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New queries: 2 May 2024

29 April 2024
Issue: 4934 / Categories: Forum & Feedback

Should holiday product testing be taxable?

We have recently taken on a corporate client, whose trade concerns acting as an agent to provide its customers with what might be described as ‘high end’ holiday and adventure trips and experiences.

Our query concerns the costs the company incurs on researching these products: from time-to-time certain employees will trial these products which the company then markets on behalf of the main suppliers. In some cases all the cost will be borne by the company; and in other cases some or all may be borne by the main supplier simply to encourage our client to include them on the list of products that it markets.

From the company’s perspective, we feel that whatever costs it bears should be allowable for corporation tax as these are costs the company believes it needs to incur to ensure as best it can, the quality and attraction of the products it is then marketing – though we would be interested if readers think differently.

Our main concern, though, is whether any benefit in kind falls to the employees involved in trialling these products: this can involve staying in exclusive hotels, eating at expensive restaurants, playing golf at golf resorts, taking part in helicopter trips and so on.

The company and, indeed, the employees would regard this as a necessary component of the company’s operations.

We would be grateful for readers’ views on whether (and, if so, the extent to which) there is a taxable benefit on the employees concerned. Also, might there be any procedures or practices that could be adopted when such holidays are being trialled, to mitigate any contention that the employees are deriving a benefit, or to mitigate the quantum of any benefit-in-kind that has to be accepted?

Query 20,323– Adventurer.

Can capital allowances be claimed on hearing surgery.

My client is a limited company managed by one sole director and shareholder.

The shareholder/director has been ‘hard of hearing’ from birth, using a hearing aid to work. Suddenly last year he lost all his hearing which made his hearing aid obsolete.

He was given a choice of having a cochlear implant procedure through the NHS, which meant waiting on a waiting list of over a year, or go private.

He decided to go private or face his business collapsing. He lent the company money to pay for an implant which includes a year’s contract with a hospital for audiologist and speech therapy.

I know there is legislation that states that if a firm provides a hearing aid for its employee, there is no benefit in kind. However, there is no specific mention of cochlear implants.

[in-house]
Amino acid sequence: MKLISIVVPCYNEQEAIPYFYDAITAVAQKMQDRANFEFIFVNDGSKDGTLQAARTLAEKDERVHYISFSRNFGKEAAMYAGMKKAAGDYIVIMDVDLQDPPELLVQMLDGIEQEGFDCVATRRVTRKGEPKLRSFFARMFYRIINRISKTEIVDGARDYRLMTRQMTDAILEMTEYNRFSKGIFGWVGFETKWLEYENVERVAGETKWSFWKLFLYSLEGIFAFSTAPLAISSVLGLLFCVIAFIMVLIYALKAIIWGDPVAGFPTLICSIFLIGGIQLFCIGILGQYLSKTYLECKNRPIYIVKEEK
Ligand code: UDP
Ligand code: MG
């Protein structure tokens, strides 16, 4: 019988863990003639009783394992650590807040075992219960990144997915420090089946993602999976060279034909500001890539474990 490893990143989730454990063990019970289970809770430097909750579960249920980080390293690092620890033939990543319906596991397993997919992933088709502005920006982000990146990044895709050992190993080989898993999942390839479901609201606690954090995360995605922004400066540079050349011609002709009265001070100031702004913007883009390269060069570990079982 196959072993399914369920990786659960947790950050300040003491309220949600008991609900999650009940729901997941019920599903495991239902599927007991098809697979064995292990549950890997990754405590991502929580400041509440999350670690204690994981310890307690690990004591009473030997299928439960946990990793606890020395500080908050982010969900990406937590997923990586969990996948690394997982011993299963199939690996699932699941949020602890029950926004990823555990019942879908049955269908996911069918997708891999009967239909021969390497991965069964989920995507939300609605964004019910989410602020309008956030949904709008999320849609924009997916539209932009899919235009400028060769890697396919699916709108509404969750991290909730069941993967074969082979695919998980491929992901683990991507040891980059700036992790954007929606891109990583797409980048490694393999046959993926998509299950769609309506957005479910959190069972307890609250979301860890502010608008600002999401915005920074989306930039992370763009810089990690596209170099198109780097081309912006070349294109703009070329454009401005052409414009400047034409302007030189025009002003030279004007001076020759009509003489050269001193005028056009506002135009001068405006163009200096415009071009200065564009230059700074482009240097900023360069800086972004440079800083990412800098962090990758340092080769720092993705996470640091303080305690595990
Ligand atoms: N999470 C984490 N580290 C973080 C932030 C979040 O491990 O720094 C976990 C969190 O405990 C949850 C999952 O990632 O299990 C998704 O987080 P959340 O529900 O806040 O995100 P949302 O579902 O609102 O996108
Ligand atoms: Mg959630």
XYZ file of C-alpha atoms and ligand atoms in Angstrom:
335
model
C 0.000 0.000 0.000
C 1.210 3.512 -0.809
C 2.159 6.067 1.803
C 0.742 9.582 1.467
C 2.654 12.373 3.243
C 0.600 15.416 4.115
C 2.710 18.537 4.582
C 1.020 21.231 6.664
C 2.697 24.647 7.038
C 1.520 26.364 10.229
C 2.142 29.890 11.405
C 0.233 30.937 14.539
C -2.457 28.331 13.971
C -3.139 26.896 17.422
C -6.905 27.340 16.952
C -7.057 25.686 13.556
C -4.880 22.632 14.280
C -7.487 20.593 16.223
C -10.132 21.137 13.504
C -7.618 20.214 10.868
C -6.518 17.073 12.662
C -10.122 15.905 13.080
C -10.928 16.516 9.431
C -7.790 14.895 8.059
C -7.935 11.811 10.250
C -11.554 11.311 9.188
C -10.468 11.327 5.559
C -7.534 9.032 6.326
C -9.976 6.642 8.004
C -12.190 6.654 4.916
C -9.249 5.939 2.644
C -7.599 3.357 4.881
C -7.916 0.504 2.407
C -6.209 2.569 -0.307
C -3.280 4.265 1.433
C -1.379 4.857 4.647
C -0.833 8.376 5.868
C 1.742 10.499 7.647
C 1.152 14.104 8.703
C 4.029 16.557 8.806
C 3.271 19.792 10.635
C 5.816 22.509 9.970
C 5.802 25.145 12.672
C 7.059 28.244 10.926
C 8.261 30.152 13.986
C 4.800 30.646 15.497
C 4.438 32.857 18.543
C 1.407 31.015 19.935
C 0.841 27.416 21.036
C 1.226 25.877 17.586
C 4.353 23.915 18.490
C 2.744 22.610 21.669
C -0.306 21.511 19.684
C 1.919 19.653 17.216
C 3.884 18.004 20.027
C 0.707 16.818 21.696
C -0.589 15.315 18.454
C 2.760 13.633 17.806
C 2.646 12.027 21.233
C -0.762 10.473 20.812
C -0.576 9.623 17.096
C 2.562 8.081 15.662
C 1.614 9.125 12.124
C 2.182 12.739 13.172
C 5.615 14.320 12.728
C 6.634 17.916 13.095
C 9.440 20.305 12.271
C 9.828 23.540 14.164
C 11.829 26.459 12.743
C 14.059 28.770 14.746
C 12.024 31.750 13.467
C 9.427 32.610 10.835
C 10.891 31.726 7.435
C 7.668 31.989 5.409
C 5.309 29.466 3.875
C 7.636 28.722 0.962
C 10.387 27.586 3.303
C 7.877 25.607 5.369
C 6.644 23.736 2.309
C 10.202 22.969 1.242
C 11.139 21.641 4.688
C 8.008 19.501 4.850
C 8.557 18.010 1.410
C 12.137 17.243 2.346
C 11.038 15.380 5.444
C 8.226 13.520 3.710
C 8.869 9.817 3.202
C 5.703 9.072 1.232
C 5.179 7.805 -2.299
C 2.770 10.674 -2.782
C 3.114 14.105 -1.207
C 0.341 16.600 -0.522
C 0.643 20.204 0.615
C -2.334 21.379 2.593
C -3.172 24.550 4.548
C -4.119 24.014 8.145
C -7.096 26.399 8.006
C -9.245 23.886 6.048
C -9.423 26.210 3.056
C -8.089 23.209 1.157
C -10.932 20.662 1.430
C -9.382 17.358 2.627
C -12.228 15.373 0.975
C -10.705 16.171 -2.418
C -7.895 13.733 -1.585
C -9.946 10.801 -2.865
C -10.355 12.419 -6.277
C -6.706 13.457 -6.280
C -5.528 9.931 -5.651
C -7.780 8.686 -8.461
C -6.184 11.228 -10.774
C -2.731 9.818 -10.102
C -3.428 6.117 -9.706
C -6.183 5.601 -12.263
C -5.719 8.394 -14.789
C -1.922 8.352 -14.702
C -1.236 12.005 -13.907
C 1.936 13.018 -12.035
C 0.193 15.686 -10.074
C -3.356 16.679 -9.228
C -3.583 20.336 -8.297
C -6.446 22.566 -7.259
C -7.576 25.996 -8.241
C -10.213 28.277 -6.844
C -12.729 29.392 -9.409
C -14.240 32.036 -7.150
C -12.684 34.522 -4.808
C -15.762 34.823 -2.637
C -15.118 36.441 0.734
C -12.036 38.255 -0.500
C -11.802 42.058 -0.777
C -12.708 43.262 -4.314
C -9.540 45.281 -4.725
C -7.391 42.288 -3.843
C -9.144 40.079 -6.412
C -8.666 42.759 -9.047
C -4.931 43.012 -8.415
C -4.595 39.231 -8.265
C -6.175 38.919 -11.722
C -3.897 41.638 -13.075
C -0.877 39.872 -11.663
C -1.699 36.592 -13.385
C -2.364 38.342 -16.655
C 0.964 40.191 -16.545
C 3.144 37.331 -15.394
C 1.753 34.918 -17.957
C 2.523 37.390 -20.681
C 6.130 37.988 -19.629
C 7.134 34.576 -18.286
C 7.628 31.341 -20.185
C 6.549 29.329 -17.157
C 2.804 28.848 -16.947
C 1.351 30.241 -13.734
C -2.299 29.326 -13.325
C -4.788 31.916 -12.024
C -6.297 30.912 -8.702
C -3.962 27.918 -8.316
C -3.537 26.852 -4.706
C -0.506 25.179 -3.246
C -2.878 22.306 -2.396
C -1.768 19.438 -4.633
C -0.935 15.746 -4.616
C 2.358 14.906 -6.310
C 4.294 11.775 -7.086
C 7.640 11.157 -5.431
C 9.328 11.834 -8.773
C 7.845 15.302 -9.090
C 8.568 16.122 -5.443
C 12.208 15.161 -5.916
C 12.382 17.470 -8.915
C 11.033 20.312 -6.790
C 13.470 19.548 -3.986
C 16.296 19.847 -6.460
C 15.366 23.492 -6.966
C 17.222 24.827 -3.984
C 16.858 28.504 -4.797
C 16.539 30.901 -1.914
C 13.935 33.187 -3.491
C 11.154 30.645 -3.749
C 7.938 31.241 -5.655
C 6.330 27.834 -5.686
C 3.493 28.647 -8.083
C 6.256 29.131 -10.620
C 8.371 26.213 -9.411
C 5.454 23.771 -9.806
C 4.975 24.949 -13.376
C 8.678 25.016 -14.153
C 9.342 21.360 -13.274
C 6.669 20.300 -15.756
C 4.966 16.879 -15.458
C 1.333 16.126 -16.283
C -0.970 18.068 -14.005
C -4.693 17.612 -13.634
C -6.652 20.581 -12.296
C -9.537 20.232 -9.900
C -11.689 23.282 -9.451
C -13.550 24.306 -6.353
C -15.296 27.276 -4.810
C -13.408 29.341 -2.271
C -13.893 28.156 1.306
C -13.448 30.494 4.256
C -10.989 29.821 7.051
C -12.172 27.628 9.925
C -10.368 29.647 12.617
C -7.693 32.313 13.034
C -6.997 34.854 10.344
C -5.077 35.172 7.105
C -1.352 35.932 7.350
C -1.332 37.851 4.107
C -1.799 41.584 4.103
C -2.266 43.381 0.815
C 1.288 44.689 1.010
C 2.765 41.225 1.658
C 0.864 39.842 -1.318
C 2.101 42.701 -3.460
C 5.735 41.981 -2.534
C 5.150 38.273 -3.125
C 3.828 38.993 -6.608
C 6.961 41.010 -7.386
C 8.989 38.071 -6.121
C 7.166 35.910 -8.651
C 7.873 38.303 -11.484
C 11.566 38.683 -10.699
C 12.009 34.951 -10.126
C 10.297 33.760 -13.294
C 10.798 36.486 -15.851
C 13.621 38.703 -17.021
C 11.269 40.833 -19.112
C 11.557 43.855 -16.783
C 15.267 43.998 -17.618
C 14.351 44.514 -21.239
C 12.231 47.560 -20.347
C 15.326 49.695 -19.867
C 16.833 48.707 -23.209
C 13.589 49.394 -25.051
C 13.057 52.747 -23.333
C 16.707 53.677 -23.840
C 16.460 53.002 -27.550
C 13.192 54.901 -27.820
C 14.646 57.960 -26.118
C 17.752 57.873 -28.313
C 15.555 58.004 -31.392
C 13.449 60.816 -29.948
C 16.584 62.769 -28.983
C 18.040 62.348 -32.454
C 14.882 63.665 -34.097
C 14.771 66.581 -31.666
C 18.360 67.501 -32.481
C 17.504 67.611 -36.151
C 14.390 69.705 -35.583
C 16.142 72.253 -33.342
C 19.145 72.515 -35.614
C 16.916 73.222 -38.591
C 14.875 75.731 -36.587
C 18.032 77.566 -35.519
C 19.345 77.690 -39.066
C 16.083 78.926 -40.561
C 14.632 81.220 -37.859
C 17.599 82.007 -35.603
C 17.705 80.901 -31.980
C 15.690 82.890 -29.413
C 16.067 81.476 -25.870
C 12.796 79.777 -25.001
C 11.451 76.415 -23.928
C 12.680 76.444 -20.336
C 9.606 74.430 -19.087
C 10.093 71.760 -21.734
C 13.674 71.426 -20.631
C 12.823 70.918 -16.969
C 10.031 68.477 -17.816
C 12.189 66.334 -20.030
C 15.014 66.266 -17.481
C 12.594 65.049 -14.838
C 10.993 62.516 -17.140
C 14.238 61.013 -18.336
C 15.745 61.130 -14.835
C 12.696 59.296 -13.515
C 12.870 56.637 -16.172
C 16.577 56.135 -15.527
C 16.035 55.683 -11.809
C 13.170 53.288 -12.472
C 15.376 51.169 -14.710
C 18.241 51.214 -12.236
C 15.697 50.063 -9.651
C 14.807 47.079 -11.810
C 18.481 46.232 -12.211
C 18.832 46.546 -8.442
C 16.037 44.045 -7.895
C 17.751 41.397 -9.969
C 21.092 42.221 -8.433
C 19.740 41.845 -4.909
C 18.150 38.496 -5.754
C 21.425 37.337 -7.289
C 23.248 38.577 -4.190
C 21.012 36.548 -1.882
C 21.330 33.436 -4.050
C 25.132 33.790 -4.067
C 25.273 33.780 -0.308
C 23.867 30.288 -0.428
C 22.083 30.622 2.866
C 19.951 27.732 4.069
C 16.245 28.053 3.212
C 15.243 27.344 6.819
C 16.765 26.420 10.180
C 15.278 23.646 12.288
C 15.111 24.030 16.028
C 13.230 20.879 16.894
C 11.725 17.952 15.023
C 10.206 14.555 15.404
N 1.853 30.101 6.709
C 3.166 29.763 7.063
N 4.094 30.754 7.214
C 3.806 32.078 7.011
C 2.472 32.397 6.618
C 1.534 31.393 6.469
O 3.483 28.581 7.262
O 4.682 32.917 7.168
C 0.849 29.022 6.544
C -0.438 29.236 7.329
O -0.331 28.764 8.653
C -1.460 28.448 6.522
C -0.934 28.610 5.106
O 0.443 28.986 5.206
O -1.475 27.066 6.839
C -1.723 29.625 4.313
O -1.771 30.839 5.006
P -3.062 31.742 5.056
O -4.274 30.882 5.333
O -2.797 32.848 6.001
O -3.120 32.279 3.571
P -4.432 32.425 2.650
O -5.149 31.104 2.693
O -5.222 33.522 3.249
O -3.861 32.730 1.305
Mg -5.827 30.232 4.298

I would appreciate it if Taxation readers would discuss the benefit in kind implications and whether capital allowances could be claimed.

I look forward to your response.

Query 20,324– Unsure.

Can intercompany loans be tax neutral?

We have a successful client trading through a limited company with several staff.

The company has managed to build up cash savings of £750,000 on which negligible interest is being earned. There are negligible other fixed assets or working capital.

The two directors, who are both in their 40s, now wish to build up a property portfolio in the company. I have explained the issue with tainting business asset disposal relief.

A proposed solution is to set up a separate company owned by the two directors personally. The cash will be transferred to the new company by way of intercompany loan which will then be written off under the ‘connected’ provisions of the loan relationship rules so that there will be neither a tax credit or debit in each company

Readers’ views would be appreciated as to whether the write off of the intercompany loans would be tax neutral for both companies.

Query 20,325– Heron.

Was writing a novel really a business venture?

One of my clients is an author and chef who writes articles and newsletters about cooking. She has been very successful for many years and an acknowledged expert in her field and a respected writer. She trades through a limited company which is VAT registered.

As a personal challenge, she decided to write a novel with a view to getting it published – however, the publishers she approached all rejected the manuscript so she self-published instead on Amazon, with both a paperback and kindle version of the novel being available for purchase by subscribers. Unfortunately, the sales have been minimal and the total commission of £25 in the last 12 months earned by her company means that she has made a big trading loss because of costs incurred of £5,000 plus VAT, mainly linked to the fees charged by expert reviewers and advertising suppliers. HMRC has disallowed the company’s input tax claim of £1,000 on the basis that it was never a viable business venture, merely a personal activity of the director. The officer’s words were: ‘Some people try to claim VAT on buying a yacht, your client has written a novel instead.’

Do readers think the officer’s approach is correct? The company accounted for output tax on the £25 commission if that is relevant.

Query 20,326– JK.

Queries and replies

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Issue: 4934 / Categories: Forum & Feedback
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